Tuesday, November 8, 2016

My Democracy

Today I voted. For the first time in my life I participated in the electoral process without even the slightest twinge of remorse. Every Loser Party candidate I ever supported, until today, carried a certain amount of regret. For Ron Paul it was relatively little, mostly focused on his autism spectrum economic ideas and refusal to openly acknowledge basic racial realities, like "negores are more criminal than Whites." For most others the distaste could have been delivered in a dump truck. Glove Romney? Juan McCohen? Well, what else are you going to do, vote communist? Today, I put the stone down the well with clear eyes and a clear conscience. This wasn't a lesser evil. This was a mighty good.

I was home today, since the brick and mortar that represents my illicit racial dominance over nigga bodies (Ah! Ah!) is showing its age and repairs are needed. Incredibly the work team was only 25% la-teen-oh and otherwise completely lacking color, so I felt confident leaving for a short while without worrying about coming back to discover all the copper wire is now gone. I hopped in the privilege-mobile and proceeded to blithely pump hydrocarbons into Mother Earth, lacking the massive concern of the indian (feather, not dot or rags) who lives in harmony with nature and would never, for example, torture women and children captured in war.

I live in a White area, but the demographics are steadily changing. Phrases like "armed robbery," "breaking and entering" and even "random incident" are starting to appear with alarming regularity in local news reports, but for the most part the population remains blissfully unaware of the slow but steady encroachment of demographic rot and the fact that we're only still 80% White because the criminals in our government haven't chosen us for an experiment in racial terror, yet. In other words there's plenty of cuckservatives and delusional liberal true believers. Still, I was heartened to see several Trump signs on the short drive to the polls, including a truly YUGE homemade one that must have been ten feet by ten feet. If I had a dollar for every sign I saw in 2012 for the mormon catcher's accessory I probably wouldn't have had enough for an exotic foreign dinner at Taco Bell, the cleanest best diversity.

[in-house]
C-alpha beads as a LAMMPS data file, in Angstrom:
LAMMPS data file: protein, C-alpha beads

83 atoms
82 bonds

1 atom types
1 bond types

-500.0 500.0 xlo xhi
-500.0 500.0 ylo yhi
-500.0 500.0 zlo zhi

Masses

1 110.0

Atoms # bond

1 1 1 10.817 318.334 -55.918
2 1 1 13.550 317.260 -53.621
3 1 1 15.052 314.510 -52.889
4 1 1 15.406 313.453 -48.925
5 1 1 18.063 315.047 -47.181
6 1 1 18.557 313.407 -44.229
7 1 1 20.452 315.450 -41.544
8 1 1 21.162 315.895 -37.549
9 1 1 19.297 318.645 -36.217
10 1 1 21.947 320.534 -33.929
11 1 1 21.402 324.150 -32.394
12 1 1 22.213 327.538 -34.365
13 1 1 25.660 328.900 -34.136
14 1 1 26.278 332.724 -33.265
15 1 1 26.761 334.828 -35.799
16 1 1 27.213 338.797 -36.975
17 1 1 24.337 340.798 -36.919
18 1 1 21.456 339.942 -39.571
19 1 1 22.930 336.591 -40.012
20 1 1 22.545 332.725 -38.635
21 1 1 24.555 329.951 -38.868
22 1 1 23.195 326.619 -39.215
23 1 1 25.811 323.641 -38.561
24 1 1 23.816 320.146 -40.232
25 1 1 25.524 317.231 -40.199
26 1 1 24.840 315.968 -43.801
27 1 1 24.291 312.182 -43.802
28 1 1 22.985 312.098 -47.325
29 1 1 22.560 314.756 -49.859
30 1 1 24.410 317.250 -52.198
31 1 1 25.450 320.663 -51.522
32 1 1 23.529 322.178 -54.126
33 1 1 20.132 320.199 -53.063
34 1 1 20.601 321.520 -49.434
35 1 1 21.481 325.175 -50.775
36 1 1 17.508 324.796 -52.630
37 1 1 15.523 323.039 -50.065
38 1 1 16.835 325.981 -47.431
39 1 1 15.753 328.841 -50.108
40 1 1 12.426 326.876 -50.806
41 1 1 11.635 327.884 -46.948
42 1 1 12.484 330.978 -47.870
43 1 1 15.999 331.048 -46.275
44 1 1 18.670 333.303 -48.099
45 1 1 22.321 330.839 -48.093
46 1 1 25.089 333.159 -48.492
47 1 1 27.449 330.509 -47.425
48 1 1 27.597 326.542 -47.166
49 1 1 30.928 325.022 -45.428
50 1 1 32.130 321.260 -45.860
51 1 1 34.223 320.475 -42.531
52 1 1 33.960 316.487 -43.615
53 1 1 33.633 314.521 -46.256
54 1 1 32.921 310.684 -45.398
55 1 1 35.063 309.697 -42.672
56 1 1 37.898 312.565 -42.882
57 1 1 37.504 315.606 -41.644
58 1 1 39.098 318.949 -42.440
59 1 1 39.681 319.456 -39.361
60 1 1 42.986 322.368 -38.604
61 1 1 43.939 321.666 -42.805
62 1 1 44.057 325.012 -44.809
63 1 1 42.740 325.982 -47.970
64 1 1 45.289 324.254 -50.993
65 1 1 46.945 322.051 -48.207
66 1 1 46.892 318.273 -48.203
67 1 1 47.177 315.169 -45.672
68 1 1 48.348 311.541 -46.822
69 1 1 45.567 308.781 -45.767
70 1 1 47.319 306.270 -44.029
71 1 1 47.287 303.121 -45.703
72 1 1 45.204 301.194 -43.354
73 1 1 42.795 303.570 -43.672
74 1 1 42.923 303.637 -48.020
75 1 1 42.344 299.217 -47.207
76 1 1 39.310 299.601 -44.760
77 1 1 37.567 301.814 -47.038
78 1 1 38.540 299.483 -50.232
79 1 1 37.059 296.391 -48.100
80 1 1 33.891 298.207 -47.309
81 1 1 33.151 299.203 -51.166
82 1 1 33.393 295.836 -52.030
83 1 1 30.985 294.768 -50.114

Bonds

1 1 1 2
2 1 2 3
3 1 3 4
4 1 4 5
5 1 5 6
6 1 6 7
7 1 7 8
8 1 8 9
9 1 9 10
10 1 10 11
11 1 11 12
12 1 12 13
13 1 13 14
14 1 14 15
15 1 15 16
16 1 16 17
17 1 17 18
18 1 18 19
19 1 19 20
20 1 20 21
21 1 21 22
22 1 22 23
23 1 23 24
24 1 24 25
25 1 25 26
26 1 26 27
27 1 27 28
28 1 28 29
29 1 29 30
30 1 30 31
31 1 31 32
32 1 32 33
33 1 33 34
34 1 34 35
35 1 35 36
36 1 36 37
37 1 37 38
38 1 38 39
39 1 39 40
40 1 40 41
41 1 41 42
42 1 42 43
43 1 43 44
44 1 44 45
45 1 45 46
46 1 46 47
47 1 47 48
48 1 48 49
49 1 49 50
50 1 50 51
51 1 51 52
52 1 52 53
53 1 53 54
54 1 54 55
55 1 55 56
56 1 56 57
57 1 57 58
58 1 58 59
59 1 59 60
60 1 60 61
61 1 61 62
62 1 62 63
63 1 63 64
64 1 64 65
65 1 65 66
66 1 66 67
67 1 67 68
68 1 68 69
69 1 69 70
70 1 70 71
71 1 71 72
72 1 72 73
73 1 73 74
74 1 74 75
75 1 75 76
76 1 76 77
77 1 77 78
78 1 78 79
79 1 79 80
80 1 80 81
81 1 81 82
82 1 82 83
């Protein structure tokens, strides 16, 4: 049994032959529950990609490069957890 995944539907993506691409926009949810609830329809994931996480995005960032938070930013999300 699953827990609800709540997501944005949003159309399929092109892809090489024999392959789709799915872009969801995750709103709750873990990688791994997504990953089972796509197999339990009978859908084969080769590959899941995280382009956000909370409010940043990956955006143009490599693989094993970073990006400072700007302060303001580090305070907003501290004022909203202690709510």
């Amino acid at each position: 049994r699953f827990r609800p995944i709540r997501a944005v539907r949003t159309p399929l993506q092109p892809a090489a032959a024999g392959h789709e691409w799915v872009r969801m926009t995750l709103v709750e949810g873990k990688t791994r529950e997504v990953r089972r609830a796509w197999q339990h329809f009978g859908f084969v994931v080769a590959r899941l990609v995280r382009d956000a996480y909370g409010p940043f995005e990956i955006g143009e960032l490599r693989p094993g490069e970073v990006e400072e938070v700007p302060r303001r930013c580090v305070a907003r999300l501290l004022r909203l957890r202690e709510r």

I arrived and made my way across the parking lot to the building where my date with destiny awaited, enjoying the ableist privilege of parking far away and walking the intervening distance. I was nearly brushed by a car pulling into a handicap space near the door and it disgorged an overweight middle-aged White man. Apparently being a fat loser is now a disability. Maybe put down the fork? I'm just saying. In the doors, down the hall, it's time to Make America Great Again.

I was greeted by a young woman, slender and tall, pretty face, a solid 8 out of 10, the kind you'd like to grab by the...you know what, we're supposed to be making history here. Take this square of paper, sign here, take this sticker. A negro was voting, otherwise the booths were empty. Boy is he going to be disappointed to discover there's no "He look like me" choice, just Miss Ann. I was finished in about twenty seconds, a phrase I never expected to report with pride, but here we are. With that I'd done everything I could do. Feed it into the machine, beep beep, here's hoping some sort of fraud didn't erase or change it. If we win this thing by one vote you can all thank me.

In the lobby a bake sale was going on. It's hard to imagine something Whiter than that, other than what I'd just done with my secret, sacred ballot. Old people were making their way in as I left, some looking literally days away from death. What future would they visit on me, on that pretty volunteer, on my race as a whole? A nightmare of globalism or a new hope to turn back the tides of oblivion? I could only wonder. It's out of my hands.

My house was still there when I got back, always a good sign. I took a nap. Later I guess I'll read the results, along with all of you. It seems hard to believe this amazing ride is over. The Trump Train has arrived at the station, final stop, everyone get out and vote. Months of exhilaration, of cheering the victories and being filled with righteous indignation at the setbacks, a war for our nation's soul that I fought in with all my might. Now the next chapter begins, whatever it is. There's an "I voted" sticker on my cool leather jacket. It's true. I did. And I'm damned proud of it.

I'll see all of you tomorrow.

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